Getting Up, Basic Strokes and Techniques
Select a Stable Paddle Board

  • Select a wide 30"+ and stable 11'+ board to start. Always start in calm, flat water
  • The board should feel comfortable and not tippy when standing without forward motion. If after several attempts to gain your balance it still feels too tippy then try a larger, wider board.
  • Many people start out on a board much too small and can never seem to gain balance and become disheartened. Don't let this be you. Choose the right size board to start out and when in doubt always go wider and thicker.

 Follow these helpful tips for holding the paddle

  • Always grip the paddle with one hand on the top of the paddle and the other on the center of the shaft. Hold the paddle in front of you with elbows bent at 90 degrees. This should give you comfortable spacing for paddling.
  • The blade will be angled and when paddling remember to keep the blade angle facing away from you.
  • Paddles float so if you fall and must let it go - it won't sink.

How to Stand Up on your Paddle Board

  • Always start out in calm flat water and keep in mind you could be falling so unless you're in the tropics a wetsuit may be a good idea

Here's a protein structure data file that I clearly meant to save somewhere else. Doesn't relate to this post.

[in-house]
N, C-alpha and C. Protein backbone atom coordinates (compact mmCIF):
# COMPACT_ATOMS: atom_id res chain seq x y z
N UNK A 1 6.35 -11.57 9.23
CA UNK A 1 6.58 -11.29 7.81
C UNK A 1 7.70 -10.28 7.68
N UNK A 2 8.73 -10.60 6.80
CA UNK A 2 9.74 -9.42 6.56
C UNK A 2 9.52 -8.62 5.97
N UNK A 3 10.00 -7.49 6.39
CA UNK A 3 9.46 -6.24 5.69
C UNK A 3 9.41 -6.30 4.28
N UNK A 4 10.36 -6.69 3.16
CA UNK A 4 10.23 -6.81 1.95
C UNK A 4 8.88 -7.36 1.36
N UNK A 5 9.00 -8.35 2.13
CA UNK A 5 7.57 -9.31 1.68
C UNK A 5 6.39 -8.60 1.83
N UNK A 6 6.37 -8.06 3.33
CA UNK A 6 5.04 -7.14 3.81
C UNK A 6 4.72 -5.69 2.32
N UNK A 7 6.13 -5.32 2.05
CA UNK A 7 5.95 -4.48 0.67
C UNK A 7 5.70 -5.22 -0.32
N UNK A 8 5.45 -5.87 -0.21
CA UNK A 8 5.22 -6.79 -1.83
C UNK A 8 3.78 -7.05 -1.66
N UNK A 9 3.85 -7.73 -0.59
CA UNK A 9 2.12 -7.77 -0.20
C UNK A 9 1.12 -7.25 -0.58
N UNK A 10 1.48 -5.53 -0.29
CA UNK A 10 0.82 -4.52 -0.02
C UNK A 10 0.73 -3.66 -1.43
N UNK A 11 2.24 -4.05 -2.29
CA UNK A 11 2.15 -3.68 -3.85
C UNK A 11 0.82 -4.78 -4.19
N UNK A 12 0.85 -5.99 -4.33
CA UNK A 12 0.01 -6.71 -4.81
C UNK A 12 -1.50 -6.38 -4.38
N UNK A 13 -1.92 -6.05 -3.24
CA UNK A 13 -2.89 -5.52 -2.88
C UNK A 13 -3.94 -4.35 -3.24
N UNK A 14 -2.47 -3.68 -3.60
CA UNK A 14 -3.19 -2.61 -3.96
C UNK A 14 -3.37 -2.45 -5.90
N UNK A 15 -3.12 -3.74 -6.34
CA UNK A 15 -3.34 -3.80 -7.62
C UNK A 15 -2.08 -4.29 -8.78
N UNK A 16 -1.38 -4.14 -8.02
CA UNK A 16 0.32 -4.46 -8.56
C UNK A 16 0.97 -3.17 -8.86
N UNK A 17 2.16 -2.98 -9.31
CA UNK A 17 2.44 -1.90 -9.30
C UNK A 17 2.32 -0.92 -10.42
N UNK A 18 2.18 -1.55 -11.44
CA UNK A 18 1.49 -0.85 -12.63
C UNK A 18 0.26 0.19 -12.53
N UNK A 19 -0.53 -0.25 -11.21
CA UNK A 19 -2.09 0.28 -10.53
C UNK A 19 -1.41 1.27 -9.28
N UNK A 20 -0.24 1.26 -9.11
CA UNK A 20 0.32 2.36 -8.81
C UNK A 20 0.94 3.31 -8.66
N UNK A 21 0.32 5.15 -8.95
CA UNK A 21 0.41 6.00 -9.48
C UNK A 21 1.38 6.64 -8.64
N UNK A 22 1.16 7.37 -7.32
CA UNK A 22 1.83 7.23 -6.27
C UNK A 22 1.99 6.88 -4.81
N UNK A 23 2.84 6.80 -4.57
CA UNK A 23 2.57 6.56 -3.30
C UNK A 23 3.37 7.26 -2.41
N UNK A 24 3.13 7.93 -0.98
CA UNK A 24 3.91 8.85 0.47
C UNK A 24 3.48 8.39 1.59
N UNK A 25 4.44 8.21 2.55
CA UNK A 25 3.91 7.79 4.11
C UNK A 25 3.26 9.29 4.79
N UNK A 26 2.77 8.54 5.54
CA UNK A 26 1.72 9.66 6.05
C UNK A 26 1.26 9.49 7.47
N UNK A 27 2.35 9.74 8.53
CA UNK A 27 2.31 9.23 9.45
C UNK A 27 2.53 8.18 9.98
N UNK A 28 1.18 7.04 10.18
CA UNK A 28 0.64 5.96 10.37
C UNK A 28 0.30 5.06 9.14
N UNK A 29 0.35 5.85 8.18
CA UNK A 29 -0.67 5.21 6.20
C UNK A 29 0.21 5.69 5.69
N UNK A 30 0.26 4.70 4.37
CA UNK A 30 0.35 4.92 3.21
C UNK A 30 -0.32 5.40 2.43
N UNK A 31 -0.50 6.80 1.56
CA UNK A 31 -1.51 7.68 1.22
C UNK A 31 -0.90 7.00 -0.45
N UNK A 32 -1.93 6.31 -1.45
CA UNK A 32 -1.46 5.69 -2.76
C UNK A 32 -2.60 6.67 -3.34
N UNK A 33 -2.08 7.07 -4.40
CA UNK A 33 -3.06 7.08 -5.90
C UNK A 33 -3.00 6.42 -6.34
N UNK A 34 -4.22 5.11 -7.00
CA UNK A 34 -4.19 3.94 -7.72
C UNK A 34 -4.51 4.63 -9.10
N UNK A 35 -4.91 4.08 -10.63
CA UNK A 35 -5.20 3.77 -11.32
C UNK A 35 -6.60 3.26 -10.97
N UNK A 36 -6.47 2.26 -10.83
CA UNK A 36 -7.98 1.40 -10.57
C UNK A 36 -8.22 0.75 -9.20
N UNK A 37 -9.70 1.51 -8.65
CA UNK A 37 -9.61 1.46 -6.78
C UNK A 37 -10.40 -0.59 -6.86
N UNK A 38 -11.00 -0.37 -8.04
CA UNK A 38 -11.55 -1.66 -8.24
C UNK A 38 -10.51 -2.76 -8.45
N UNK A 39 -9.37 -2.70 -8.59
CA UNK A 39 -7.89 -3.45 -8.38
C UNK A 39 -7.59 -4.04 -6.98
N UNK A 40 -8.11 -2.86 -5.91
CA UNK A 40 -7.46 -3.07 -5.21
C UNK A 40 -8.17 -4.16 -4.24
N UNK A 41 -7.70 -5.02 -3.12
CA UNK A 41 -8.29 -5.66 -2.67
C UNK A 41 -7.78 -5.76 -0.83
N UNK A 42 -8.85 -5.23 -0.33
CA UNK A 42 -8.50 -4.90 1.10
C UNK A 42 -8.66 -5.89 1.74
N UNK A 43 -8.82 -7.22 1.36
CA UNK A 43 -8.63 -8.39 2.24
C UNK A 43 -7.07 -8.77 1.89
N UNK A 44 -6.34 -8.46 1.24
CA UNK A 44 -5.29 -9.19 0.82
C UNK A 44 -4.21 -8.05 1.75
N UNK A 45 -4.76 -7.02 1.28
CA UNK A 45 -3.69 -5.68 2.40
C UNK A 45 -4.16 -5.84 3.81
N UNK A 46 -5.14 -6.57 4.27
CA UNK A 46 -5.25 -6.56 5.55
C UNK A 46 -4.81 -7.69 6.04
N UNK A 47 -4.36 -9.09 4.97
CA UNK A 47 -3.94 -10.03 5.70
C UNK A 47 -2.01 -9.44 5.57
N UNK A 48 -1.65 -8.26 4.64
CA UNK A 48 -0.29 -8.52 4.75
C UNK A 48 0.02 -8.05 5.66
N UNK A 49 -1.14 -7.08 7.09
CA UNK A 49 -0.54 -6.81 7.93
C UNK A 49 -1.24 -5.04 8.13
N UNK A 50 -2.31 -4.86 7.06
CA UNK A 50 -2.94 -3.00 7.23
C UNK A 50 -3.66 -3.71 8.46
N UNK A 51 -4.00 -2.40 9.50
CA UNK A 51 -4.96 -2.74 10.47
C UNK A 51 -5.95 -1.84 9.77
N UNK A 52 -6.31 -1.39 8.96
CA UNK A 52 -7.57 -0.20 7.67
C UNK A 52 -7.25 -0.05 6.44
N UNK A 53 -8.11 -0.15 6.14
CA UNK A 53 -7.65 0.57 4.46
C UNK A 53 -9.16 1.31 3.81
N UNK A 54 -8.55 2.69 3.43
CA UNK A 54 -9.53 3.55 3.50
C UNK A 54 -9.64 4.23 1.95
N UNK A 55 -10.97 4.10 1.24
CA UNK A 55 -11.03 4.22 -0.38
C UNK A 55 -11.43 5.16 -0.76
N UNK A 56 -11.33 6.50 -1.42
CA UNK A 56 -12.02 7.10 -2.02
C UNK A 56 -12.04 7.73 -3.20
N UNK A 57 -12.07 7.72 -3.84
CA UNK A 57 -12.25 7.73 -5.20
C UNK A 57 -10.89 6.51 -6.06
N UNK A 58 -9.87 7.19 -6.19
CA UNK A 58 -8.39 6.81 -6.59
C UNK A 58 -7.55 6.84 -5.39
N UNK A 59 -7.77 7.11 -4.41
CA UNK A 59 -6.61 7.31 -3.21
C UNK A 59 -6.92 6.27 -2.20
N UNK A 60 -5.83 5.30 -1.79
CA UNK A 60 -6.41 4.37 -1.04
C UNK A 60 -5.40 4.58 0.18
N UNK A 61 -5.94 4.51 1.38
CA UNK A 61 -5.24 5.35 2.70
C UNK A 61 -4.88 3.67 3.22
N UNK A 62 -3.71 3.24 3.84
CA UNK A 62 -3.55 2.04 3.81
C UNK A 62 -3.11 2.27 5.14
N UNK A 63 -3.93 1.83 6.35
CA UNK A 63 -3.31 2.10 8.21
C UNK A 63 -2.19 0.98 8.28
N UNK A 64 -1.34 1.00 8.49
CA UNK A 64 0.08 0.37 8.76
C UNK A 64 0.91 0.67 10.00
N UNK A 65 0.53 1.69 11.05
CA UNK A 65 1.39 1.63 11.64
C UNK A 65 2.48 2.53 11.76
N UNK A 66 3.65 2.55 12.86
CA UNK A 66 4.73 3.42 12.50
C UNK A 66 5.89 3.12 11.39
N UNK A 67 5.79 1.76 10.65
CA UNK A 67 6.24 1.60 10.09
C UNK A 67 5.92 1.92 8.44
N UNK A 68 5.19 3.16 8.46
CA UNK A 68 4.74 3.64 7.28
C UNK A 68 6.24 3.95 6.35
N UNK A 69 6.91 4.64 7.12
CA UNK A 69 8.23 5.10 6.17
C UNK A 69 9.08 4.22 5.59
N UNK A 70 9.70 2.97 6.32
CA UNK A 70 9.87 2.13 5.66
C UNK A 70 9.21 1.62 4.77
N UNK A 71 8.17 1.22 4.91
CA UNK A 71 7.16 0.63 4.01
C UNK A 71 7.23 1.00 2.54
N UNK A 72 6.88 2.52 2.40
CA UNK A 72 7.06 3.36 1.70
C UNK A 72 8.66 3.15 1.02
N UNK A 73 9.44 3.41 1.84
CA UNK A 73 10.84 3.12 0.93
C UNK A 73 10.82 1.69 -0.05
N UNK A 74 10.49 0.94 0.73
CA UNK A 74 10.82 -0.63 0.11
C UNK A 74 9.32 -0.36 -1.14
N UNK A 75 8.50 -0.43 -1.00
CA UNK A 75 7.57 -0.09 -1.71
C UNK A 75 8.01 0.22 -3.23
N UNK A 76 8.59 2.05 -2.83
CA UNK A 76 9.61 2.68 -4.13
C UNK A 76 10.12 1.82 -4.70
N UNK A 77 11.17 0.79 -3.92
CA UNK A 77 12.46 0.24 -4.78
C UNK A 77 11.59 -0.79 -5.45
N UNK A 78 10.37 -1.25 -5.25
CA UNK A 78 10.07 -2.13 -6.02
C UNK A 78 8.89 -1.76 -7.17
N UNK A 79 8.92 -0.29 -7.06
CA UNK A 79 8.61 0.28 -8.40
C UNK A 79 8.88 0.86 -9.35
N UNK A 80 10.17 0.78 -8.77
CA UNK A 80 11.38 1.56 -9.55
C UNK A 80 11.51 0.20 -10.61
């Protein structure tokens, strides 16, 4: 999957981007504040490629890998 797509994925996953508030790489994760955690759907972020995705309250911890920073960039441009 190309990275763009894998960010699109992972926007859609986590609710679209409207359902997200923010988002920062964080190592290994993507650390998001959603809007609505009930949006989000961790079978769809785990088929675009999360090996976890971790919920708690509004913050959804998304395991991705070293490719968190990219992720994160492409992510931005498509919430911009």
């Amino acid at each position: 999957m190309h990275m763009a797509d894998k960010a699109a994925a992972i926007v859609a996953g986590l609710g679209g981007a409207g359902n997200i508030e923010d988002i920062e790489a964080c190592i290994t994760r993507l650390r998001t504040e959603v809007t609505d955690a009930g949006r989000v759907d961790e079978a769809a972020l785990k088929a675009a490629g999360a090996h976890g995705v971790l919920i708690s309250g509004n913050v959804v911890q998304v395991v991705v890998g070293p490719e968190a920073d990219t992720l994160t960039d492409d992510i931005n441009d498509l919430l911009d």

• Get the board out into the water so the fin is free from hitting the bottom
  • Start out on your knees and take a few strokes on each side of the board
  • Slowly stand up with one foot at a time and stay in the middle of the board with feet parallel to the stringer about should width apart
  • Keep a slight bend in the knees and your core centered over the board.

Basic Strokes: Forward Stoke

  • There are a few basic philosophies on paddle technique but all revolve around using your paddle as a lever. Your top hand will be driving the lever and the bottom hand will act as the fulcrum point. So with that in mind we provide the following strokes and tips.
  • Keep your bottom arm straight and relatively still
  • Pull your top arm toward your body to extend the paddle forward
  • Rotate your top shoulder forward and extend your reach